By Jamie McGeever

LONDON (Reuters) – A ceasefire between Russia and Ukraine and a surprisingly aggressive stimulus from Sweden’s central bank injected life into world markets, which had been numbed by a stalemate between Greece and its euro zone creditors.

Europe reversed opening losses, also taking heart from a broadly positive raft of reports on one of the busiest days in the corporate earnings calendar.

Even Greek stocks surged — bank shares jumped 10 percent — as investors ignored the uncertainty after seven hours of talks in Brussels between Greece and its creditors failed to produce so much as a joint statement on the next steps.

Investors instead pinned their hopes on a deal being struck on Monday. They also took a cue from the ceasefire between Russia and Ukraine that will take effect from Feb. 15, and the Swedish Riksbank’s decision to cut interest rates below zero and buy government bonds.

“It’s no surprise to see European stocks trade higher on the back of the ceasefire agreement between EU leaders, Ukraine and Russia. This is giving stocks a fillip to push higher,” said Josh Raymond, senior strategist at City Index in London.

“It’s estimated that in 2014, Russian trade sanctions cost the German economy as much as 8 billion euros, with trade to Russia down by around 20 percent. That’s why we’ve seen such a positive reaction in German stocks to the news.”

The ceasefire deal came shortly after the International Monetary Fund announced a new four-year funding program for Ukraine that will total $ 40 billion.

The FTSEuroFirst index of 300 leading shares <.FTEU3> rose 0.6 percent to 1492 points, France’s CAC40 <.FCHI> rose 0.9 percent to 4720 points and Germany’s DAX <.GDAXI> jumped 1.5 percent to 10915 points, closing in on its 10984 record high.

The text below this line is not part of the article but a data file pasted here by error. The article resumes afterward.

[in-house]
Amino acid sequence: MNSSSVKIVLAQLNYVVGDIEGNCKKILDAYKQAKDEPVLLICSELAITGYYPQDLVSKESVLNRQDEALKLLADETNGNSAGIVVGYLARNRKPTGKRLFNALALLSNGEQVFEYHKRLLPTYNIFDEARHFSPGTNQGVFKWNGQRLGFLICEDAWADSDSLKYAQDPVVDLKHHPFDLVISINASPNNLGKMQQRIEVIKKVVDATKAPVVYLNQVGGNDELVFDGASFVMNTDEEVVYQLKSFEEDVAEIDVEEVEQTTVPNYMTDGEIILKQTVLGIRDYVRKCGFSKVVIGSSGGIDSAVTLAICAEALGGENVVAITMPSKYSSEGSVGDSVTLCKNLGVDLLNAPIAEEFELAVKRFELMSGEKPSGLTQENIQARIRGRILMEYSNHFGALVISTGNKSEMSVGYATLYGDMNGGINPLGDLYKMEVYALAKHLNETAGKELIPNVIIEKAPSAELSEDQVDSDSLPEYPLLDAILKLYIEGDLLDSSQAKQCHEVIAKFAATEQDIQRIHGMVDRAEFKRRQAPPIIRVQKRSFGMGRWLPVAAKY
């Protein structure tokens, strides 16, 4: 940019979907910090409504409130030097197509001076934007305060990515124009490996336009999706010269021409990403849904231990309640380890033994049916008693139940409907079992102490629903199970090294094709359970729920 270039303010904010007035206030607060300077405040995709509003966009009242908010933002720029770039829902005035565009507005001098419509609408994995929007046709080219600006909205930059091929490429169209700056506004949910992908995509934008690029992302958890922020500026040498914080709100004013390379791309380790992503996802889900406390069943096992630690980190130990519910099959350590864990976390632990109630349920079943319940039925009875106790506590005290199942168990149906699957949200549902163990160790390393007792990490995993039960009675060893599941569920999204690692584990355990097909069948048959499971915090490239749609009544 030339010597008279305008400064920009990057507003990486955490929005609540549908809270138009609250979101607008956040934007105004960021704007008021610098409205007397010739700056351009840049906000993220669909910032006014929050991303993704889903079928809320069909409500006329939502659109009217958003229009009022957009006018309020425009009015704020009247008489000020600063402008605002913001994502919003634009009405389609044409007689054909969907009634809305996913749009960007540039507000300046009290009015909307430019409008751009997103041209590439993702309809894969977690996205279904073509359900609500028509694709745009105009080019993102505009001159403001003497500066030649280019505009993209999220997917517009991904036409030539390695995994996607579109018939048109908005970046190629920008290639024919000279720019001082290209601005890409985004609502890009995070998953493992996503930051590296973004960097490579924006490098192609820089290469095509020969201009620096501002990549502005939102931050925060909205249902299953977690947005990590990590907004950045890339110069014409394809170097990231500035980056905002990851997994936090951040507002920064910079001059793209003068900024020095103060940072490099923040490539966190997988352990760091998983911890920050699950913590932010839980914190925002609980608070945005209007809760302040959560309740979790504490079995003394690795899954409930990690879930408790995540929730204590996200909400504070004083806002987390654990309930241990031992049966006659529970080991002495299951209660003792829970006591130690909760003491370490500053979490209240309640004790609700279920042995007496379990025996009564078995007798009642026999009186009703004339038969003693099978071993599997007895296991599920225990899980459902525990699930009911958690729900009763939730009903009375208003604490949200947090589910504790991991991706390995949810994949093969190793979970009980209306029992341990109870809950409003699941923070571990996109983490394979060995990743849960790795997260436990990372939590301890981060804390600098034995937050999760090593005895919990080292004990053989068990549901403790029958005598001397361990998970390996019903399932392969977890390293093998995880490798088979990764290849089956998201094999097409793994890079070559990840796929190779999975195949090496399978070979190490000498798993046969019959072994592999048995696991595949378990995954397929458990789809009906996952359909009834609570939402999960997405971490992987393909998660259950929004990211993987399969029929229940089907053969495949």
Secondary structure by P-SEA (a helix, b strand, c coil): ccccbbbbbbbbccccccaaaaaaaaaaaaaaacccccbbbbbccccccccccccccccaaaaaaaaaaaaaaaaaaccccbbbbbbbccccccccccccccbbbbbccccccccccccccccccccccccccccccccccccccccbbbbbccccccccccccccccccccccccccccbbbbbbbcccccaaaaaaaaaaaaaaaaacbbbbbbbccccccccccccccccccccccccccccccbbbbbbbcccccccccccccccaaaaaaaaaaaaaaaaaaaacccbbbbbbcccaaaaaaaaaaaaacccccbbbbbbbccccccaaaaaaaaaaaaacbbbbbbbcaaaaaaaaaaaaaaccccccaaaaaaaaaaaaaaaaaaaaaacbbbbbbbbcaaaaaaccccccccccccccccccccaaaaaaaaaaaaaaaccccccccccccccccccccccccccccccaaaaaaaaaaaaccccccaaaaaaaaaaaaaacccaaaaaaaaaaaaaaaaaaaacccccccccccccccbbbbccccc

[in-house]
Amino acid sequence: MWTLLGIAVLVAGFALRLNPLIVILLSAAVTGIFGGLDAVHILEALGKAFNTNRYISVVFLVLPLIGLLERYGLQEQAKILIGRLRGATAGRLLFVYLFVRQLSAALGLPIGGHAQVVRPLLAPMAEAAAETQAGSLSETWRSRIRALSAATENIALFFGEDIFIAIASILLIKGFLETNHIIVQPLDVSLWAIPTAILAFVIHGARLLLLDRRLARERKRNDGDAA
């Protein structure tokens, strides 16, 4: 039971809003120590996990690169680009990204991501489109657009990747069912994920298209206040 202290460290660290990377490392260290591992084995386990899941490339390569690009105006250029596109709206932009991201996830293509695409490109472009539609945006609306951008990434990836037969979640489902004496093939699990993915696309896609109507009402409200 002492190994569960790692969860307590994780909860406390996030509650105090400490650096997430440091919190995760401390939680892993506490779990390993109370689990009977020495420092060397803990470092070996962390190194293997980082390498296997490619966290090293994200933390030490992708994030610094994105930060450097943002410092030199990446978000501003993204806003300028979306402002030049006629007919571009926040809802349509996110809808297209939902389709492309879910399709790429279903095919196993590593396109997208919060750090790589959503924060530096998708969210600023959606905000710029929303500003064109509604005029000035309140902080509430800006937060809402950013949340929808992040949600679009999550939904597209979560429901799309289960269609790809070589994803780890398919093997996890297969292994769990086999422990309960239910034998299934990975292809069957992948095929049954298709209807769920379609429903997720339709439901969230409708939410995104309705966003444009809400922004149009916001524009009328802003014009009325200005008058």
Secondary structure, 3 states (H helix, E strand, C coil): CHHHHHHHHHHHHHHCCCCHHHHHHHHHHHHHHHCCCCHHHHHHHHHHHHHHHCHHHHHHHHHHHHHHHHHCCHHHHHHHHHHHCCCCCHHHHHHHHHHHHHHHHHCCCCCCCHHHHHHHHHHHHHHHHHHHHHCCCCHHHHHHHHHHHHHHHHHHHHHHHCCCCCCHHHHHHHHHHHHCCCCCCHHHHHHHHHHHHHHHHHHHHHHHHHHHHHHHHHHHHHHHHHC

Stock market investors also cited encouraging reports on one of the busiest days of the European earnings calendar. Shares in Swiss bank Credit Suisse and French car-maker Renault were among the leaders, both rising 7 percent

Earlier, MSCI’s broadest index of Asia-Pacific shares outside Japan <.MIAPJ0000PUS> fell 0.5 percent on a broad decline in markets from Australia to China.


Britain’s FTSE 100 <.FTSE> was flat on the day at 6821 points, underperforming its European peers as investors put a hawkish interpretation on the Bank of England’s quarterly inflation report.

The Bank raised its UK growth and inflation forecasts, although it left the door open to cutting interest rates and even expanding its quantitative easing bond-buying program if necessary

Sterling rose 0.75 percent against the dollar to $ 1.5363 <GBP=>, its highest in over a month.

“With the (Bank) fairly relaxed about the prospect for deflation, we still think there is a reasonable chance of a rate hike before the end of this year,” said Vicky Redwood, chief UK economist at Capital Economics.

Elsewhere in currencies, the euro inched up 0.1 percent to $ 1.1340 <EUR=>, and the Swedish crown slumped to a six-year low against the dollar of 8.54 crowns per dollar <SEK=>.

The Australian dollar fell 0.5 percent to $ 0.7685 <AUD=> after weak jobs data increased prospects for further easing by the Reserve Bank of Australia. Unemployment rose to 6.4 percent in January, the highest since mid-2002.

The surge in equities forced a rethink in bonds. Investors had sought the safety of “core” government bonds, pushing the yield on German two-year and five-year debt to lows of -0.23 percent and -0.06 percent, respectively.

The yield on Greek bonds had risen sharply on fears the Greek stalemate would weigh on investor sentiment. But those moves reversed as risk appetite picked up.

German yields were higher across the curve, while the yield on the benchmark 10-year U.S. Treasury bonds jumped six basis points to 2.04 percent <US10YT=RR>, the highest in over a month.

Russian markets led a broad rally in emerging markets.

U.S. crude <CLc1> was up 3 percent at $ 50.34 a barrel after dropping as much as 3 percent overnight, and Brent crude was up 2.6 percent at $ 56.10 <LCOc1>.

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(Reporting by Jamie McGeever; Editing by xxxxxxxxx)